My wife and I have tried to give Christian as few details as possible about my condition, but it’s funny what he picks up without us knowing. Somewhere along the way he overheard someone saying that it was a cyst in my brain that was taken out. My parents have always harped on proper nutrition. Their idea of a healthy day’s eating is a banana for breakfast, another piece of fruit for lunch, and a salad for dinner. Needless to say, they constantly put down my diet decrying it as unhealthy. Somehow with this information, when anyone asks Christian why his dad is in the hospital, his response is, “Dada had a cyst in his brain from eating too many potato chips and they had to take it out.” This makes us laugh so hard that we always forget to correct him. He still thinks that potato chips are the culprit of my mass.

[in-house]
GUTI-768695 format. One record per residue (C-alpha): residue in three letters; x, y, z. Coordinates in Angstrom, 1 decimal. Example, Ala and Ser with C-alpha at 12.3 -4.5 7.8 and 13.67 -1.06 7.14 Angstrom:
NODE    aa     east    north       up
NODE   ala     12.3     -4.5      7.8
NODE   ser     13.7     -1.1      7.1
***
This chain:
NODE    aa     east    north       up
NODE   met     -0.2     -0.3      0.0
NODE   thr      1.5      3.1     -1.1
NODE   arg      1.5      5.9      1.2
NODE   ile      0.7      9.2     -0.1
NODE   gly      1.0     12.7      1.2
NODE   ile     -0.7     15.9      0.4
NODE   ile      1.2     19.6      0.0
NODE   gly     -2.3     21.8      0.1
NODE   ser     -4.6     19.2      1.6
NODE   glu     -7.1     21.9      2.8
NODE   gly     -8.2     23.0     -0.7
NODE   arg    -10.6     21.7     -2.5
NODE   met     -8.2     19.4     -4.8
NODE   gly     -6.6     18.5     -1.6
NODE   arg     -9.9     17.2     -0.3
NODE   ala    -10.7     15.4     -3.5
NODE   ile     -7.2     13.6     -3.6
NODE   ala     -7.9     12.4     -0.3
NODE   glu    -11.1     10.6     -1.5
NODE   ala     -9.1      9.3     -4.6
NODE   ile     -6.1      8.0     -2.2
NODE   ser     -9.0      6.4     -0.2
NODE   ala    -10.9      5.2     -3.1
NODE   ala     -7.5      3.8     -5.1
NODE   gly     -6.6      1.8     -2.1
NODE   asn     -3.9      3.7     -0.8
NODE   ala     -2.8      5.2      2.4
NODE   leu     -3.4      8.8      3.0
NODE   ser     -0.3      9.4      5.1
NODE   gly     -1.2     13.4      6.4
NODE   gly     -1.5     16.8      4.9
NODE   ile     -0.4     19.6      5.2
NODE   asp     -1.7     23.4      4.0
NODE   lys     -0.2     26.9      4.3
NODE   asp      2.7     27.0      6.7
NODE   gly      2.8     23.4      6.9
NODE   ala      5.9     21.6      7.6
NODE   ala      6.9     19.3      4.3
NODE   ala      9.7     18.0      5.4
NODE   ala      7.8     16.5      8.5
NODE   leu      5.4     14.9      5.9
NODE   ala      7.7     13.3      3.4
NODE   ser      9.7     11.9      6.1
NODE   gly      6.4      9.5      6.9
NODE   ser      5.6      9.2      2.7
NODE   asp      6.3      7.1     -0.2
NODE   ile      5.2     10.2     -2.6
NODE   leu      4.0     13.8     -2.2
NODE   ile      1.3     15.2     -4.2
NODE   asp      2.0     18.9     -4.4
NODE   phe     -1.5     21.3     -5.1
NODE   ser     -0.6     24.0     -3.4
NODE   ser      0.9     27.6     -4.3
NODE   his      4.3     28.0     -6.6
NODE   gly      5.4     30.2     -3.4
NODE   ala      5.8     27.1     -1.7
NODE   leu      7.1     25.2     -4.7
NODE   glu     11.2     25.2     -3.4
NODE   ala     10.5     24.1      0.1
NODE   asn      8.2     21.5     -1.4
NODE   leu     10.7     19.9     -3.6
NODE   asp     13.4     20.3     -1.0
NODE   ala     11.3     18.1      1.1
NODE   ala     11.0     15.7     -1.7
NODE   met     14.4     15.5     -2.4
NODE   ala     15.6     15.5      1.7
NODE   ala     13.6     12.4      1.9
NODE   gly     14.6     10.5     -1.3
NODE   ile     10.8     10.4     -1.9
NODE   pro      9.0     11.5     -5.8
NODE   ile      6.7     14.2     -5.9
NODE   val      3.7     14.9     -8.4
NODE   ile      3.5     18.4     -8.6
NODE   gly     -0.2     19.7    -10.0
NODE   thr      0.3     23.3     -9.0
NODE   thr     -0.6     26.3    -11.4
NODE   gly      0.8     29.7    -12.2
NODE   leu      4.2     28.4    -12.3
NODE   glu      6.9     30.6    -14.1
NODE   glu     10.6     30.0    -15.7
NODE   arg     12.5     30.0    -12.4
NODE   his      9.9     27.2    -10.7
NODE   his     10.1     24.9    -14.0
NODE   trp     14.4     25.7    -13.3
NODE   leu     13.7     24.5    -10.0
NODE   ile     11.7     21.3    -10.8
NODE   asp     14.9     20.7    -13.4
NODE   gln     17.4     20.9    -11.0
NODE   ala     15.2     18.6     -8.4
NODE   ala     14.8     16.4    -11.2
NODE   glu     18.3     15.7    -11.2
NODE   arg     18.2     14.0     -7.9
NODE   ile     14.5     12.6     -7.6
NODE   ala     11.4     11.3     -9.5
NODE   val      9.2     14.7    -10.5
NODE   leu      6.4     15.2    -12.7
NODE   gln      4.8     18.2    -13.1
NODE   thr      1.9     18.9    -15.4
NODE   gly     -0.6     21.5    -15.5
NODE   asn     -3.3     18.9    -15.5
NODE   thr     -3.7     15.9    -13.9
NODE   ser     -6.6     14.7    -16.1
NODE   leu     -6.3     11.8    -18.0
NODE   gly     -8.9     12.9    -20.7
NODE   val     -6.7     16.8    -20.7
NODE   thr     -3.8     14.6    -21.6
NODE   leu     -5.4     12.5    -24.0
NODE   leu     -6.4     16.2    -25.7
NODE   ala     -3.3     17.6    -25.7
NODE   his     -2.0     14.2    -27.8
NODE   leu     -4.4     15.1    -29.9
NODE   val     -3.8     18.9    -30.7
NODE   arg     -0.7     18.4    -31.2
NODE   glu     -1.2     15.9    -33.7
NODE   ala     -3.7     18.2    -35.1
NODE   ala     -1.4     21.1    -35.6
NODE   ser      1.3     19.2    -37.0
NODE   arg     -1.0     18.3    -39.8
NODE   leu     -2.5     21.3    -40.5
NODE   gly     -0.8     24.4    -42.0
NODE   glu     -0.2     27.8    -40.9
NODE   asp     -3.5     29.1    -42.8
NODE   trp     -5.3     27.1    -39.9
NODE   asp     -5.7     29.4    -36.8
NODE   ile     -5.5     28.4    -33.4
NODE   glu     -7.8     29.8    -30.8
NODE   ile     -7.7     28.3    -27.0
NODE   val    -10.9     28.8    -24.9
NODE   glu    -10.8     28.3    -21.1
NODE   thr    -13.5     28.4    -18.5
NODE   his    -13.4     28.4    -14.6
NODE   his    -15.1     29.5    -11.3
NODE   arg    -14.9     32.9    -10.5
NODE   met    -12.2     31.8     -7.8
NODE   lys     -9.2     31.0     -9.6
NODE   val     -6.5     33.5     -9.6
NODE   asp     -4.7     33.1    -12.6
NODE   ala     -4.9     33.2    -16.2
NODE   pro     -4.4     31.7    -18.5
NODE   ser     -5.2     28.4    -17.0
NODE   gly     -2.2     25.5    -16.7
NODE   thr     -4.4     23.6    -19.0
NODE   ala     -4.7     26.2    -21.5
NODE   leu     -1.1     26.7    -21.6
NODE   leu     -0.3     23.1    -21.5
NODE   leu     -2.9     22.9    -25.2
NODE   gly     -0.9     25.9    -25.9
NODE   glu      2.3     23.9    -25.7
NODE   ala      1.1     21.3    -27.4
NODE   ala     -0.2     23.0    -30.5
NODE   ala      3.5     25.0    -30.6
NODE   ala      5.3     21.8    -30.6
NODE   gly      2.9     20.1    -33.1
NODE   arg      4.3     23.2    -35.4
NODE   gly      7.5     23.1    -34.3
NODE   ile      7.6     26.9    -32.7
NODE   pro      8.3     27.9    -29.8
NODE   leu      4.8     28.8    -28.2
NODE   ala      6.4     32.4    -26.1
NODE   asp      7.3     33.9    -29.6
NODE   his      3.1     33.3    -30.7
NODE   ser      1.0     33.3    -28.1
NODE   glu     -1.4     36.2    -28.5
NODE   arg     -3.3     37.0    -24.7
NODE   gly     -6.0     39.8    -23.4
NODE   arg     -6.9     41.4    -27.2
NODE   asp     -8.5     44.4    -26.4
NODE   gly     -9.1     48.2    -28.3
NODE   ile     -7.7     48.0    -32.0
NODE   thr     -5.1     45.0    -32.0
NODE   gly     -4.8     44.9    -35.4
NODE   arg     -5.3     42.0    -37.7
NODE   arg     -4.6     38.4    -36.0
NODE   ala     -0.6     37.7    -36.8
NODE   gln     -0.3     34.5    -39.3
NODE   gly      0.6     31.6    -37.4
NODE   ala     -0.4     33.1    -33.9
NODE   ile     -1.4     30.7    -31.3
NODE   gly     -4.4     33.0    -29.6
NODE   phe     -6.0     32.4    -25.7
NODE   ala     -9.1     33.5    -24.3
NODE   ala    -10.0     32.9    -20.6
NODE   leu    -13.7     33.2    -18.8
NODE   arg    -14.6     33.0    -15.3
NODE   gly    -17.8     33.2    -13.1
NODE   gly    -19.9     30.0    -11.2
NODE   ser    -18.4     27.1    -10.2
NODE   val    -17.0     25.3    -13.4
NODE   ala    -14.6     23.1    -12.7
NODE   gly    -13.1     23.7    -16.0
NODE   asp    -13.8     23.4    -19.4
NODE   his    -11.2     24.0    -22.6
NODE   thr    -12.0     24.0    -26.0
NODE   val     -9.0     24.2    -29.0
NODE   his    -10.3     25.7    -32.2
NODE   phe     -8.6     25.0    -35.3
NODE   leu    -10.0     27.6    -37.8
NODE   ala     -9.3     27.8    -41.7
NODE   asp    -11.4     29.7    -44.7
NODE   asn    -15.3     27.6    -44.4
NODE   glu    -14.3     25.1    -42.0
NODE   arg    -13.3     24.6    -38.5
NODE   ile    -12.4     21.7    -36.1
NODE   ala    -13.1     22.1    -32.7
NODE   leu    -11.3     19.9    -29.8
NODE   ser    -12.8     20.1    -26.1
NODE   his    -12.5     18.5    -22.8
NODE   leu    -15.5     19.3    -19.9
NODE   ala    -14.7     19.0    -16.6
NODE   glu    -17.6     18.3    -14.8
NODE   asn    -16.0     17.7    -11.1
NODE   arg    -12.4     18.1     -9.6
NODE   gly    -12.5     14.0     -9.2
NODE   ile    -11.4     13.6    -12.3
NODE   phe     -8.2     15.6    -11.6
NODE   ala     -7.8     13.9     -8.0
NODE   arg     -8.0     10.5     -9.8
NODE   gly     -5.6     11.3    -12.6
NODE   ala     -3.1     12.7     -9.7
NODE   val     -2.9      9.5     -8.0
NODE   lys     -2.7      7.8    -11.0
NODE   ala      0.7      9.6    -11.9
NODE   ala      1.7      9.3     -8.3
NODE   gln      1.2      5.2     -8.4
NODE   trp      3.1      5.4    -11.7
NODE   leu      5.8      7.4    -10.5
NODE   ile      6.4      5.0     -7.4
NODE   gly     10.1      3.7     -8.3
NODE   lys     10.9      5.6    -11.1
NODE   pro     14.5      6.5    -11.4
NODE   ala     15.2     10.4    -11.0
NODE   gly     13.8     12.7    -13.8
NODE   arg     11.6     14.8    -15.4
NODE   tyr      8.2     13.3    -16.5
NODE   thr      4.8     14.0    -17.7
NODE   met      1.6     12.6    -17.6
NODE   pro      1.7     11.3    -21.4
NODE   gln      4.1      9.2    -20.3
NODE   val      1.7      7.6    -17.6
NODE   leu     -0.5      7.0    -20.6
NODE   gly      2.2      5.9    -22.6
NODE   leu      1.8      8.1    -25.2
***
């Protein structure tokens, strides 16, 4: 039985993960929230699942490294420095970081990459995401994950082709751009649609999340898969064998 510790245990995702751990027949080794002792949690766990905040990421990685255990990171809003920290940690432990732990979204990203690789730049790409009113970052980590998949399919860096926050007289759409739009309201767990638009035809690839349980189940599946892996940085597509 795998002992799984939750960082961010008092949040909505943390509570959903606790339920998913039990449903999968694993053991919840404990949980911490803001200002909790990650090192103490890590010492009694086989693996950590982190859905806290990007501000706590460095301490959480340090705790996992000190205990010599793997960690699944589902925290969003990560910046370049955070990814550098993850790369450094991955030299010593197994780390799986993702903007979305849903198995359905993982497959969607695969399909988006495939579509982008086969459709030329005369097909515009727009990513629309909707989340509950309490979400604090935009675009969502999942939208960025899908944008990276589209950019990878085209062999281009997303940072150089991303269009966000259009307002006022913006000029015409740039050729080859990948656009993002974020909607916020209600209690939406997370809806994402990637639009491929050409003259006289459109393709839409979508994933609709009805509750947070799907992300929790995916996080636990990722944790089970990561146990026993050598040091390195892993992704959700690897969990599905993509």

Christian just entered Kindergarten last year, and has told me that the other children and his teachers have asked him about my health. It hurts me to think how this has affected his life. Yet on my return home from the hospital, he made a sign that read, “Welcome home Dad!” Besides that and the occasional comment to “Park there! Remember? We have the handicapped sticker now” it was almost as if I had never left. He has not once mentioned my disability. My fear was that I’d return home and he’d act differently. I was afraid he’d lose respect for me and stop listening to me. He is by no means a perfect child: he still whines a little too much, and he still throws the occasional tantrum, but he listens to us when either my wife or I have to discipline him. Today there are only a few parts of my day that I look forward to: 1. Seeing Christian return from school (camp during the summer), 2. Tucking him in at night, telling him that “dada loves him,” and giving him a kiss and 3. Picking up Cormac from daycare.
————- My Dad —————